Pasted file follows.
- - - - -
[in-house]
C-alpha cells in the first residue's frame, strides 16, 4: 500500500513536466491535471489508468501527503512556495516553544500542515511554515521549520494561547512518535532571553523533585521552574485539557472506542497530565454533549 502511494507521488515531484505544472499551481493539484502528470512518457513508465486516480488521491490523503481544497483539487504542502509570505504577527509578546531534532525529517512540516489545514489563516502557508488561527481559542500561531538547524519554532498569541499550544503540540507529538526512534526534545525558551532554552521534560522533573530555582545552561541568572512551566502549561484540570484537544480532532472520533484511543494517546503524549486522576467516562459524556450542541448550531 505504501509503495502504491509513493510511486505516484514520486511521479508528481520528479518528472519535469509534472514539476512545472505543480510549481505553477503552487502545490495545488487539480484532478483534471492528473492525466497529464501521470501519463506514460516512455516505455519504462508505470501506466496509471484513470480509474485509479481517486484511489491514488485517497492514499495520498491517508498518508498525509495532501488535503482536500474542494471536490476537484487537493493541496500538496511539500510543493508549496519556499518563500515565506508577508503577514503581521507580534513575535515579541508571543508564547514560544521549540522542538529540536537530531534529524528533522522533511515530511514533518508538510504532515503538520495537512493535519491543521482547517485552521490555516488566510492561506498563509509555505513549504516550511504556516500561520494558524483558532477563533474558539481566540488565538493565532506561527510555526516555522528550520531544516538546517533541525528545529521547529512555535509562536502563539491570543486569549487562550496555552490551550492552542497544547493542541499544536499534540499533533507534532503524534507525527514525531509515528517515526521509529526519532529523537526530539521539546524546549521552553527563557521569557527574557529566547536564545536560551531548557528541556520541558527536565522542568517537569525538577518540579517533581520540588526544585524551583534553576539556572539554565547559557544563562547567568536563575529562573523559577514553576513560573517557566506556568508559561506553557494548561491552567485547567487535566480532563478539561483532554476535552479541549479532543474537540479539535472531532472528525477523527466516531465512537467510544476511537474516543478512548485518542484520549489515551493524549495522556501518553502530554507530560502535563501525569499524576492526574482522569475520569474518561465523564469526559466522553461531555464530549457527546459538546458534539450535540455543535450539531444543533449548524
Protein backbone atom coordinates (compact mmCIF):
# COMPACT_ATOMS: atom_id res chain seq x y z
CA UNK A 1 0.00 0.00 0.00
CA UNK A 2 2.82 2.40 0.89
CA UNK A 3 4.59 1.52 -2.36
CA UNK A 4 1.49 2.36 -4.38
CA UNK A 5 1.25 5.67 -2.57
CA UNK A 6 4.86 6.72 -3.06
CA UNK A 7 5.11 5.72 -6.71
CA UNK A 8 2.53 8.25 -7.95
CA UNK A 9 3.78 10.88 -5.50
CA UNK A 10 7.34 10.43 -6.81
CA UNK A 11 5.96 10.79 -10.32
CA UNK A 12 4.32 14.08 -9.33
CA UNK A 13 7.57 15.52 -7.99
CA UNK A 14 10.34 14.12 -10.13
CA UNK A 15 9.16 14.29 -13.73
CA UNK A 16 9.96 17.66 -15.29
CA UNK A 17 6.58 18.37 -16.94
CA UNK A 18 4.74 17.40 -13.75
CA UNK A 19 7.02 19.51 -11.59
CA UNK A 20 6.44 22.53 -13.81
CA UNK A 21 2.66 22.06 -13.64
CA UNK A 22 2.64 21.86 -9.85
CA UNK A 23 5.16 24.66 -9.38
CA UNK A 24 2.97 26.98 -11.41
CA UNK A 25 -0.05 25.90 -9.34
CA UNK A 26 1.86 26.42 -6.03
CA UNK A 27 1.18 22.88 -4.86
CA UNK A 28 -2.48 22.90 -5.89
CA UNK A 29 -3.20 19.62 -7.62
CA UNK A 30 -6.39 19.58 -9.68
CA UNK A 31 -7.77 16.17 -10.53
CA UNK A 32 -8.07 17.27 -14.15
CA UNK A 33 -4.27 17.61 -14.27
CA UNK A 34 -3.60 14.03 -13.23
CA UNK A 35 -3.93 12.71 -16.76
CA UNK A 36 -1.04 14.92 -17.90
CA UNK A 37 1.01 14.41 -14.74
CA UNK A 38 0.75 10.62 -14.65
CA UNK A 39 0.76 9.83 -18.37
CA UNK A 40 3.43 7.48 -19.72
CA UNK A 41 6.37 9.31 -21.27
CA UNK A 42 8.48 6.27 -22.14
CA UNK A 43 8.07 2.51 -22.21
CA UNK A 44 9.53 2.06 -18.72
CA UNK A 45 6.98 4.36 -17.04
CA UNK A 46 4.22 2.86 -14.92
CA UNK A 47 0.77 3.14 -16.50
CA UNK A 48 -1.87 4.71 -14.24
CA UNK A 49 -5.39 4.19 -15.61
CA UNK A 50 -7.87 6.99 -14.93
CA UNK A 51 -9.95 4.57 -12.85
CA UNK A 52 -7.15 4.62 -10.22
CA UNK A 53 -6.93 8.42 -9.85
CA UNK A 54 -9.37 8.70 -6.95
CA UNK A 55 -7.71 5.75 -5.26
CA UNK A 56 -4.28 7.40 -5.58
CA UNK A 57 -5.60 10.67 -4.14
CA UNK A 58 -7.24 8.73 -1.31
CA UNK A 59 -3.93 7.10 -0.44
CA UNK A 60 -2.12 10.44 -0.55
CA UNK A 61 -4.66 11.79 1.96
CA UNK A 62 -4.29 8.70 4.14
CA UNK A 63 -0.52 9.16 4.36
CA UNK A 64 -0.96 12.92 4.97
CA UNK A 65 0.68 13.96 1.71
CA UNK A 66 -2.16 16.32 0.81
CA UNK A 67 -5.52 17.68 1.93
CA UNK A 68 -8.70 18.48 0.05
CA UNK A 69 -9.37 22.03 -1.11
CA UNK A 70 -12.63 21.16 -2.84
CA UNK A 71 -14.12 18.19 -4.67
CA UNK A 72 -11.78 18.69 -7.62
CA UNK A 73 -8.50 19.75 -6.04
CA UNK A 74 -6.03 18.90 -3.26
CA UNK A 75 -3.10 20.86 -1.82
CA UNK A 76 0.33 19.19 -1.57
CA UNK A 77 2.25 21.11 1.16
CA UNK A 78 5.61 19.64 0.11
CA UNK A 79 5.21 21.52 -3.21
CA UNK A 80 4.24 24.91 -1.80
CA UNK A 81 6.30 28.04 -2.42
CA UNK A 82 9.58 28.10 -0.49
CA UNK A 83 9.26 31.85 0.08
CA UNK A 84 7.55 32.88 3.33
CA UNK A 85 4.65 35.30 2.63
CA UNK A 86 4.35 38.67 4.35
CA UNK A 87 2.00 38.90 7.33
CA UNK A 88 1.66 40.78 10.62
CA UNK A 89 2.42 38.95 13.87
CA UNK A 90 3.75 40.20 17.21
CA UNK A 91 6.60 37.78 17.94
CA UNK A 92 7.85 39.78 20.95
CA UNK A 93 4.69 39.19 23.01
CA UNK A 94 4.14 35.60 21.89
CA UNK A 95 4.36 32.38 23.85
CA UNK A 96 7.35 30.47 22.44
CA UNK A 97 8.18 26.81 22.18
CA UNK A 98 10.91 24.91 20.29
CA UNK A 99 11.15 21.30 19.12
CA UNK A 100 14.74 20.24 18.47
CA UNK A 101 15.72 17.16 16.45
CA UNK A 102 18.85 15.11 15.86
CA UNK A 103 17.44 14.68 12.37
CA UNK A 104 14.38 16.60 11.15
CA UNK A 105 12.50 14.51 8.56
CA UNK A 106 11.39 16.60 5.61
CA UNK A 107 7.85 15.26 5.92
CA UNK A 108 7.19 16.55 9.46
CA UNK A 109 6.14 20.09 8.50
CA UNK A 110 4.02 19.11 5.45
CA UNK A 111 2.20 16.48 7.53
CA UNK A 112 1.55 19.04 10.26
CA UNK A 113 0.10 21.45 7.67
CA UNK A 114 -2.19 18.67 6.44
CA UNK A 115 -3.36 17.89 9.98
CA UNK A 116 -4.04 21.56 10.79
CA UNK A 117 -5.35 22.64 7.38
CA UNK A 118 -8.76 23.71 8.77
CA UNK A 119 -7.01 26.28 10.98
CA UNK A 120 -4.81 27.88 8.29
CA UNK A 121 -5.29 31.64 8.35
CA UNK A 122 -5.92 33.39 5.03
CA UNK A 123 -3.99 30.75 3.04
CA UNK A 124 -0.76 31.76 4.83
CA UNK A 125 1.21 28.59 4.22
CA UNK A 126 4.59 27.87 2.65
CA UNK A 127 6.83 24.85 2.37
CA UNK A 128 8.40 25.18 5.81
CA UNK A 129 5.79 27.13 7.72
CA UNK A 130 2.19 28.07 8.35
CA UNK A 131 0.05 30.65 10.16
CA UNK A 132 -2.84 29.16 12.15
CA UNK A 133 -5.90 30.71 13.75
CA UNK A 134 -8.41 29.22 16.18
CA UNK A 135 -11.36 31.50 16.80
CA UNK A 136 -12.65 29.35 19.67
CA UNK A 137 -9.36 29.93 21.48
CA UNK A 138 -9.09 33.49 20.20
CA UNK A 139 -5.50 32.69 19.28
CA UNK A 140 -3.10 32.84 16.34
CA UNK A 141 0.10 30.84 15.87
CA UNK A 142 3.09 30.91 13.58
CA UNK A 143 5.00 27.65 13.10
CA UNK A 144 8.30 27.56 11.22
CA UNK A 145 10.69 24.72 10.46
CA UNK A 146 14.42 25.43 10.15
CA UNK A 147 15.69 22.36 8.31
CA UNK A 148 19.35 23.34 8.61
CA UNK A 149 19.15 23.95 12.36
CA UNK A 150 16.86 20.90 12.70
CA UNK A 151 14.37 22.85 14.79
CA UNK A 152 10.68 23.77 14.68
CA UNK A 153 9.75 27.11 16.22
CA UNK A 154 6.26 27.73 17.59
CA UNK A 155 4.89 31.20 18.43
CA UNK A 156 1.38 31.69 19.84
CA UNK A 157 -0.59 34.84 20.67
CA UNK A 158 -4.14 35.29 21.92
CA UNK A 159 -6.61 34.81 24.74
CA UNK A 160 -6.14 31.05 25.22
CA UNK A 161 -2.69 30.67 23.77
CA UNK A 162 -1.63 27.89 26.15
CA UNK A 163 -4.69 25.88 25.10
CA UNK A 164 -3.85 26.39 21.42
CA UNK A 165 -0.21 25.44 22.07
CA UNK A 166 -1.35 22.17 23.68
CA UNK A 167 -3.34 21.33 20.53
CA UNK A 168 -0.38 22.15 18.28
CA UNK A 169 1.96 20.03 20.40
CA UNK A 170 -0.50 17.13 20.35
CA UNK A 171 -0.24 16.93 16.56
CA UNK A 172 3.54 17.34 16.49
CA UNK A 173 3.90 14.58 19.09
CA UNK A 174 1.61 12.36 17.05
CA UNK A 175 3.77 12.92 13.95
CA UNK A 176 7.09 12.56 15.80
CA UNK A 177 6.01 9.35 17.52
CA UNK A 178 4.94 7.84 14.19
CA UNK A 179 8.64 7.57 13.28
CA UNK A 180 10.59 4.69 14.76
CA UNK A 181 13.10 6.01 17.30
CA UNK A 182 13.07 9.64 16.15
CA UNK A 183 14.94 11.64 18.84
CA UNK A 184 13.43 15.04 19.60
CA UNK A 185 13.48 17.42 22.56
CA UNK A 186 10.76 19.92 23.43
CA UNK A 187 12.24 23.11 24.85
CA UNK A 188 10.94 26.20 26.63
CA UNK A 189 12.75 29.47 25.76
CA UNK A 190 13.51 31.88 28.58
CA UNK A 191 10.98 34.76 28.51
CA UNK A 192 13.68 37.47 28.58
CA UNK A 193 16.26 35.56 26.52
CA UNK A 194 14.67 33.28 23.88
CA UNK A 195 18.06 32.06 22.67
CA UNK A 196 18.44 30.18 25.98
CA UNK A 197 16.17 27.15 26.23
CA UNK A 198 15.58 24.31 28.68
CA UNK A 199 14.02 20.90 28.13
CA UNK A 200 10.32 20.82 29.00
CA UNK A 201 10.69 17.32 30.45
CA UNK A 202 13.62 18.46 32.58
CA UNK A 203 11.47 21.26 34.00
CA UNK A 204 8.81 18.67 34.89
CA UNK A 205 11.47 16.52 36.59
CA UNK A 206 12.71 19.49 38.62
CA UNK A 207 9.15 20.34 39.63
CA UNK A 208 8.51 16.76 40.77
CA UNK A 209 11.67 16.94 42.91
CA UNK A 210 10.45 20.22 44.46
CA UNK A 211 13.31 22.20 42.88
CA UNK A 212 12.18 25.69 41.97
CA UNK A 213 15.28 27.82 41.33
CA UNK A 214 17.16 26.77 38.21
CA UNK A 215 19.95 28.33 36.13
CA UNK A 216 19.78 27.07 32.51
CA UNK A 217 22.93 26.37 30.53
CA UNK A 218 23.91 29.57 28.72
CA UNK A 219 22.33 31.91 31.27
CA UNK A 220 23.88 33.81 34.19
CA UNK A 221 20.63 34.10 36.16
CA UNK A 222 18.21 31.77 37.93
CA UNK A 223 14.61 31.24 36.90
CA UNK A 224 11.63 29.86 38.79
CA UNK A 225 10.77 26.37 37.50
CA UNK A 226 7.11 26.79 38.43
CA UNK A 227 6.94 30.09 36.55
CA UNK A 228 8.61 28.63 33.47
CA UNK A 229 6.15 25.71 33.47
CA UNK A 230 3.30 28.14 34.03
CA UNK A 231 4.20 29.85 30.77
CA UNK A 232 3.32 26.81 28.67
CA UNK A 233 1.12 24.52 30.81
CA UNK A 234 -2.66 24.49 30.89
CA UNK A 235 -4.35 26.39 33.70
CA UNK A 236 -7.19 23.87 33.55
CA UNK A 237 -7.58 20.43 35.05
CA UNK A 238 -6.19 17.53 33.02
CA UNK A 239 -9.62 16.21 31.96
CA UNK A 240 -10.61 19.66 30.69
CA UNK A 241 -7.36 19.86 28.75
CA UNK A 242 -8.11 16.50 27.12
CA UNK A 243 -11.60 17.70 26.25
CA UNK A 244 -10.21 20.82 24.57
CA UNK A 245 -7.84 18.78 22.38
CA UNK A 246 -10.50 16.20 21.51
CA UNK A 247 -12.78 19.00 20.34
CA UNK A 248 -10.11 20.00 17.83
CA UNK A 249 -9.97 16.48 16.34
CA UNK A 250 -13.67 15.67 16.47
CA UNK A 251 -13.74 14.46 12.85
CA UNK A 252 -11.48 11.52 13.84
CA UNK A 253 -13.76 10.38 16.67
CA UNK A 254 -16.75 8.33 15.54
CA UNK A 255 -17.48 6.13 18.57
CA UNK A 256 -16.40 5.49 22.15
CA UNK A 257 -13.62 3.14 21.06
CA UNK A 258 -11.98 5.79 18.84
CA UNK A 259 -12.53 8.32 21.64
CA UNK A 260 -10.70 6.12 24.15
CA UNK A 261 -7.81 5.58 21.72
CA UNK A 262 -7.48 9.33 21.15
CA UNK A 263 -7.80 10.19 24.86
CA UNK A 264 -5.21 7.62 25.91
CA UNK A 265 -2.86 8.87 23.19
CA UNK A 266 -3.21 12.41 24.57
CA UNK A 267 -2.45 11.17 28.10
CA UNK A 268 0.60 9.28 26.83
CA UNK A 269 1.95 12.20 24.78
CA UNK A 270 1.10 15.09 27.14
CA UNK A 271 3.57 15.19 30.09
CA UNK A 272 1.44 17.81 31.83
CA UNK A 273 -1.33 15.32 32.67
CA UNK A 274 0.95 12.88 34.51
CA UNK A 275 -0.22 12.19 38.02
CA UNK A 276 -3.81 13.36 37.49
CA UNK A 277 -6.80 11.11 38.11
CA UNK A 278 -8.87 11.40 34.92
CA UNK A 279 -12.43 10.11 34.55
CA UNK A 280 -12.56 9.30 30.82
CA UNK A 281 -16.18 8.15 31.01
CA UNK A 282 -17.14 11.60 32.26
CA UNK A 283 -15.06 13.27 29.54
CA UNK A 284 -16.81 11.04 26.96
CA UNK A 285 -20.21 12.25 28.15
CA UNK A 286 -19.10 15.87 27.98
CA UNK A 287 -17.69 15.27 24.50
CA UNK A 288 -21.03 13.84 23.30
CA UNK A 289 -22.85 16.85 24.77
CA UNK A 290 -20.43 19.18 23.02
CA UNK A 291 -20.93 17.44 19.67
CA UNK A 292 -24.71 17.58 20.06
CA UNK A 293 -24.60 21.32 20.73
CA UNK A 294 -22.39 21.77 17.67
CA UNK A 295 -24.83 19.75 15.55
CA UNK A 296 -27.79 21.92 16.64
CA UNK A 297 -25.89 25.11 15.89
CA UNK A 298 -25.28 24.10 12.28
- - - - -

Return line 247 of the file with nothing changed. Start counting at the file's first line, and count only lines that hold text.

CA UNK A 243 -11.60 17.70 26.25